Reported incidents of mortgage fraud in the U.S. are at an all-time high and increased by 26% from 2007 to 2008, according to a new report released by the Mortgage Asset Research Institute (MARI), a LexisNexis service. The 11th Periodic Mortgage Fraud Case Report to the Mortgage Banker's Association (MBA) examines the current state of residential mortgage fraud and misrepresentation in the U.S. based on data submitted by MARI subscribers.
The report found that, for the first time, Rhode Island ranked first in the country for mortgage fraud, with more than three times the expected amount of reported mortgage fraud for its origination volume. This is also Rhode Island's first appearance on the MARI report top-ten list, indicating a problematic and overlooked mortgage fraud problem in the state, MARI says. Florida, ranked first in 2007 and 2006, dropped to second place and is followed by Illinois, Georgia, Maryland, New York, Michigan, California, Missouri and Colorado.
"With fewer loan originations today, the data suggests that the economic downturn may have created more desperation, causing more people than ever before to try to commit mortgage fraud," says Denise James, LexisNexis Risk & Information Analytics Group's director of Residential Mortgage Solutions. "Not only are we seeing traditional fraud trends, such as application fraud, but we are also seeing new types of emerging fraud occur. It is therefore imperative that the mortgage industry continue to share information and insights, and collaborate in the fight against mortgage fraud."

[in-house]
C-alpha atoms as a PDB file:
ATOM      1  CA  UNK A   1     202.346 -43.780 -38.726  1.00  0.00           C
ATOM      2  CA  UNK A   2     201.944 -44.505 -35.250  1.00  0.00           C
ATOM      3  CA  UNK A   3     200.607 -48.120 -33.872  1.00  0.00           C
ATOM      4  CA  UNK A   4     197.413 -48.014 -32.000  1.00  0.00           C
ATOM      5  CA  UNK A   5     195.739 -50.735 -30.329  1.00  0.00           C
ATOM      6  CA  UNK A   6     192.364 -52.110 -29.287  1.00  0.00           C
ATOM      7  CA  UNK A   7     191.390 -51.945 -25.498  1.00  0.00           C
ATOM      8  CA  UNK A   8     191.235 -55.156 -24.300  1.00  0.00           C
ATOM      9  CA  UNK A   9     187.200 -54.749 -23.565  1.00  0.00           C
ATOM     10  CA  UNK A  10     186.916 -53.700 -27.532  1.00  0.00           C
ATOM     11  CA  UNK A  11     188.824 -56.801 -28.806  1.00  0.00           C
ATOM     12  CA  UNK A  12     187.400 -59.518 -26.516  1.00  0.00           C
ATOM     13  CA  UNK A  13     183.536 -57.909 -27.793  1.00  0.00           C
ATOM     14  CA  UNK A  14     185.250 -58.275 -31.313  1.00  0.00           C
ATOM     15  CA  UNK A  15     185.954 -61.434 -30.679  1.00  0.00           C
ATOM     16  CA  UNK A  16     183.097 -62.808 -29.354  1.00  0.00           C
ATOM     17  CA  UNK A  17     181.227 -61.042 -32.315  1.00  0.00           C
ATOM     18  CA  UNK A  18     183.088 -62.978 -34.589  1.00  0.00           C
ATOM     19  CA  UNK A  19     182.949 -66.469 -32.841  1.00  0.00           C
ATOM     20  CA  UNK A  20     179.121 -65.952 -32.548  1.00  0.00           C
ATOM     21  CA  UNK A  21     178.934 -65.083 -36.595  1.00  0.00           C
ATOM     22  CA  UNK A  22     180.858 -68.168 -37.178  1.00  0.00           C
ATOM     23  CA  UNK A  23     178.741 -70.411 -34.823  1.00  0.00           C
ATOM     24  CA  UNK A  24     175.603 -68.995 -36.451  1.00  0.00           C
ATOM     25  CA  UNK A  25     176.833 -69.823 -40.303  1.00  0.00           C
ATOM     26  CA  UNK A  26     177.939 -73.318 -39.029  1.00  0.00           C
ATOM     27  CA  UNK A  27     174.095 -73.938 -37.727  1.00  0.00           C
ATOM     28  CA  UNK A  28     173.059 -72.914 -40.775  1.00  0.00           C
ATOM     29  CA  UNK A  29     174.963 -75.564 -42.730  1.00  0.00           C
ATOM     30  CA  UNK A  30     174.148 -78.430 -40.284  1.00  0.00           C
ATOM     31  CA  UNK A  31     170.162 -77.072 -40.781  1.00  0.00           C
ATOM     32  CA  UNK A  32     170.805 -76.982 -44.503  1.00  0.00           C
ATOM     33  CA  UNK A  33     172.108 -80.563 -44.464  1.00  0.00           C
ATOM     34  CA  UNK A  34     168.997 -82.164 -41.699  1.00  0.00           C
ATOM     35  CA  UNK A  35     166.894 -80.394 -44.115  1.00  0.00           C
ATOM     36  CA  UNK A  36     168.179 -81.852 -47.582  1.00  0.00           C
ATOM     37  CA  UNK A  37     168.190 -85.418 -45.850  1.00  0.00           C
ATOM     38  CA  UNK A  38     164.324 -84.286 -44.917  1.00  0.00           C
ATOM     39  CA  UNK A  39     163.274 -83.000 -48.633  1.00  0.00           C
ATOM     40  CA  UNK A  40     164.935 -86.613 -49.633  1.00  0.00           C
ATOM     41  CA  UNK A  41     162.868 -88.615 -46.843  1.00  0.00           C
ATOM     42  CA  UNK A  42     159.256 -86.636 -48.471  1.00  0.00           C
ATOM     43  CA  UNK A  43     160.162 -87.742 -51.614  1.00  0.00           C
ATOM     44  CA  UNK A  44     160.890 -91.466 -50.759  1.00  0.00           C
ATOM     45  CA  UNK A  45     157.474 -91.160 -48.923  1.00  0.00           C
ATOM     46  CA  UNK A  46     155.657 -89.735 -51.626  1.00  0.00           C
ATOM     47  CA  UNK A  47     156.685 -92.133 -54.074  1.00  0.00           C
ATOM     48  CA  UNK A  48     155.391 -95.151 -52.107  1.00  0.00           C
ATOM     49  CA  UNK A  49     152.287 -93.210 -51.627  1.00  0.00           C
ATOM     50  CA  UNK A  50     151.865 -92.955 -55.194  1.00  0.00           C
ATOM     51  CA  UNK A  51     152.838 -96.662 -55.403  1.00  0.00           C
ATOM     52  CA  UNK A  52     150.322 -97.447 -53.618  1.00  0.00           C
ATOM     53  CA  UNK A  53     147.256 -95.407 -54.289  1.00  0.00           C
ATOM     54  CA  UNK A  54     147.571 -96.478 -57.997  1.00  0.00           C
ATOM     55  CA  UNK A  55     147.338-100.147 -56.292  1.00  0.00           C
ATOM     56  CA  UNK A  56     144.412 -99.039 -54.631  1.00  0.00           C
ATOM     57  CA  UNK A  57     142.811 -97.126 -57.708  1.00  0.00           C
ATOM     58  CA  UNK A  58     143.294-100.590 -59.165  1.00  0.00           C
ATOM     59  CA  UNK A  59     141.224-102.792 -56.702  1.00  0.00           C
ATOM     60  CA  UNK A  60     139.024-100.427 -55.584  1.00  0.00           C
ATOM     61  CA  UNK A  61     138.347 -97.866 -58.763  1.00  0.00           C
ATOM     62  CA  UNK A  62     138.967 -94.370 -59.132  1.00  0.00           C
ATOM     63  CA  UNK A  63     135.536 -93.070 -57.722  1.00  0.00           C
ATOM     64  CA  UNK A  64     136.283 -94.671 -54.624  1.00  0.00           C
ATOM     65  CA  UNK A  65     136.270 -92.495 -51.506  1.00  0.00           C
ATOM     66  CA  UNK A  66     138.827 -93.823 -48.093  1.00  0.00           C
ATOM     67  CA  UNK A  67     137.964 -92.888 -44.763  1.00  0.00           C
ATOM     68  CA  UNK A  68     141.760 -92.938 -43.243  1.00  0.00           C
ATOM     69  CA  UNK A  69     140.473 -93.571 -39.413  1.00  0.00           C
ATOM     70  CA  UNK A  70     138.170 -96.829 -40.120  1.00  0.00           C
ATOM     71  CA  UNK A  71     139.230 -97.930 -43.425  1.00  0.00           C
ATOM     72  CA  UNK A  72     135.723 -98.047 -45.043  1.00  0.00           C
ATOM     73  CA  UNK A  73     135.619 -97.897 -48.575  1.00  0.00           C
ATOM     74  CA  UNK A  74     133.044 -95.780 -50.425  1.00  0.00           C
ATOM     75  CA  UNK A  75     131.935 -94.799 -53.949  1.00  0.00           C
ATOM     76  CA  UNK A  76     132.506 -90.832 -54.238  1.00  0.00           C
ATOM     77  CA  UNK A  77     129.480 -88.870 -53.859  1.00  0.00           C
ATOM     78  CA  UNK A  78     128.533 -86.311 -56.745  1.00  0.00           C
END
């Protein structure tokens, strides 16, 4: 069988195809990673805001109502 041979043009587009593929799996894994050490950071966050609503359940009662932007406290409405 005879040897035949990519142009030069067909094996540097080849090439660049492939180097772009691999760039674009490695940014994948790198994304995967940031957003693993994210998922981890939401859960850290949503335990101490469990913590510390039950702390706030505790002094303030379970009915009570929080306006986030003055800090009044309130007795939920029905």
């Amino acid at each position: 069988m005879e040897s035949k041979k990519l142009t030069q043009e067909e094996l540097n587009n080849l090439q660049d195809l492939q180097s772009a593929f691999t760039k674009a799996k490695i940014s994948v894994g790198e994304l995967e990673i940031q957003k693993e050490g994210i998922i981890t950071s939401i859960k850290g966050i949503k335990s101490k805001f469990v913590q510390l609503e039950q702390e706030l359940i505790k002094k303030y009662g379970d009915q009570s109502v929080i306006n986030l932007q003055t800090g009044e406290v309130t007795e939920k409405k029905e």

The top fraud incident type in 2008 – representing 61% of all reported frauds – was application fraud, the fifth year in a row it topped the list. The second most prevalent type were frauds related to tax returns and financial statements, which jumped 60% from 17% of reported frauds in 2007, to 28% of reported frauds in 2008. Additional documented fraud types included, in order of volume, frauds related to appraisals or valuations, verifications of deposit, verifications of employment, escrow or closing costs, and credit reports.
"MARI data shows that mortgage fraud is more prevalent today than it was at the height of the boom in mortgage loan originations," adds John Courson, president and CEO of the MBA. "This report is essential reading for mortgage bankers who need to understand where mortgage fraud is coming from, what to watch for and how to protect our companies and communities."
The report can be viewed in its entirety at www.marisolutions.com.
SOURCE: Mortgage Asset Research Institute